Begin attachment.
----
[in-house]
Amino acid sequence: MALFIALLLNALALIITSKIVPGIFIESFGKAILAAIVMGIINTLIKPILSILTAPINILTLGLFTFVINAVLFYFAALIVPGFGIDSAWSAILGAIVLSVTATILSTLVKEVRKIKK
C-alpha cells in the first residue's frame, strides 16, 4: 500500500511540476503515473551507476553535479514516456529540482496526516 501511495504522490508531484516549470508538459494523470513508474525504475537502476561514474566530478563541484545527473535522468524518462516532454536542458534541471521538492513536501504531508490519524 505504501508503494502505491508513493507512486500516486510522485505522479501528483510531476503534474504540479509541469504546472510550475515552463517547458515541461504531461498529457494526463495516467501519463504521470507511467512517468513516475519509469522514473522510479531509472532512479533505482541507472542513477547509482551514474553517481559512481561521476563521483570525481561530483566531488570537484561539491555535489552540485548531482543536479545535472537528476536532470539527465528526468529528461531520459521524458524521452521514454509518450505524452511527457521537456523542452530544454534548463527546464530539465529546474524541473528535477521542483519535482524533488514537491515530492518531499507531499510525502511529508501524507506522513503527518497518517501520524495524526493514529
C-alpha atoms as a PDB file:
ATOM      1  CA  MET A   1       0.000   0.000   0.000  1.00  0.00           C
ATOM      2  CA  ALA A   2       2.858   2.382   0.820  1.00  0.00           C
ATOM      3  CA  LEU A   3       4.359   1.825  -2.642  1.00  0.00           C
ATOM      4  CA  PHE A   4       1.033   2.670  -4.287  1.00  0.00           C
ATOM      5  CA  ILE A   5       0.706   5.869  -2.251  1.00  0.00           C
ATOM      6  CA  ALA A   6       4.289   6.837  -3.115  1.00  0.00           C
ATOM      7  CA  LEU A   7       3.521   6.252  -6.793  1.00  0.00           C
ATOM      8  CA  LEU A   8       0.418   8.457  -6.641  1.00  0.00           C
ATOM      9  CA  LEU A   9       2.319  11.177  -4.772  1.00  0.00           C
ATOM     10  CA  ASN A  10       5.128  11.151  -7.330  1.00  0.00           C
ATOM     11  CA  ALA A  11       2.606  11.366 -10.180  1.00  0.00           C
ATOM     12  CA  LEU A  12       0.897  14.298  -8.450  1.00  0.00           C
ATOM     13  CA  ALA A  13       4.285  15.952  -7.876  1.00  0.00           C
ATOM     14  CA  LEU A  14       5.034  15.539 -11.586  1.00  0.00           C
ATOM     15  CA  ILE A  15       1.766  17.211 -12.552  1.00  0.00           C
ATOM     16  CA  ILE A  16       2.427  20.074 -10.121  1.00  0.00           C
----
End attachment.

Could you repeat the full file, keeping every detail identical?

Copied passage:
[in-house]
Amino acid sequence: MALFIALLLNALALIITSKIVPGIFIESFGKAILAAIVMGIINTLIKPILSILTAPINILTLGLFTFVINAVLFYFAALIVPGFGIDSAWSAILGAIVLSVTATILSTLVKEVRKIKK
C-alpha cells in the first residue's frame, strides 16, 4: 500500500511540476503515473551507476553535479514516456529540482496526516 501511495504522490508531484516549470508538459494523470513508474525504475537502476561514474566530478563541484545527473535522468524518462516532454536542458534541471521538492513536501504531508490519524 505504501508503494502505491508513493507512486500516486510522485505522479501528483510531476503534474504540479509541469504546472510550475515552463517547458515541461504531461498529457494526463495516467501519463504521470507511467512517468513516475519509469522514473522510479531509472532512479533505482541507472542513477547509482551514474553517481559512481561521476563521483570525481561530483566531488570537484561539491555535489552540485548531482543536479545535472537528476536532470539527465528526468529528461531520459521524458524521452521514454509518450505524452511527457521537456523542452530544454534548463527546464530539465529546474524541473528535477521542483519535482524533488514537491515530492518531499507531499510525502511529508501524507506522513503527518497518517501520524495524526493514529
C-alpha atoms as a PDB file:
ATOM      1  CA  MET A   1       0.000   0.000   0.000  1.00  0.00           C
ATOM      2  CA  ALA A   2       2.858   2.382   0.820  1.00  0.00           C
ATOM      3  CA  LEU A   3       4.359   1.825  -2.642  1.00  0.00           C
ATOM      4  CA  PHE A   4       1.033   2.670  -4.287  1.00  0.00           C
ATOM      5  CA  ILE A   5       0.706   5.869  -2.251  1.00  0.00           C
ATOM      6  CA  ALA A   6       4.289   6.837  -3.115  1.00  0.00           C
ATOM      7  CA  LEU A   7       3.521   6.252  -6.793  1.00  0.00           C
ATOM      8  CA  LEU A   8       0.418   8.457  -6.641  1.00  0.00           C
ATOM      9  CA  LEU A   9       2.319  11.177  -4.772  1.00  0.00           C
ATOM     10  CA  ASN A  10       5.128  11.151  -7.330  1.00  0.00           C
ATOM     11  CA  ALA A  11       2.606  11.366 -10.180  1.00  0.00           C
ATOM     12  CA  LEU A  12       0.897  14.298  -8.450  1.00  0.00           C
ATOM     13  CA  ALA A  13       4.285  15.952  -7.876  1.00  0.00           C
ATOM     14  CA  LEU A  14       5.034  15.539 -11.586  1.00  0.00           C
ATOM     15  CA  ILE A  15       1.766  17.211 -12.552  1.00  0.00           C
ATOM     16  CA  ILE A  16       2.427  20.074 -10.121  1.00  0.00           C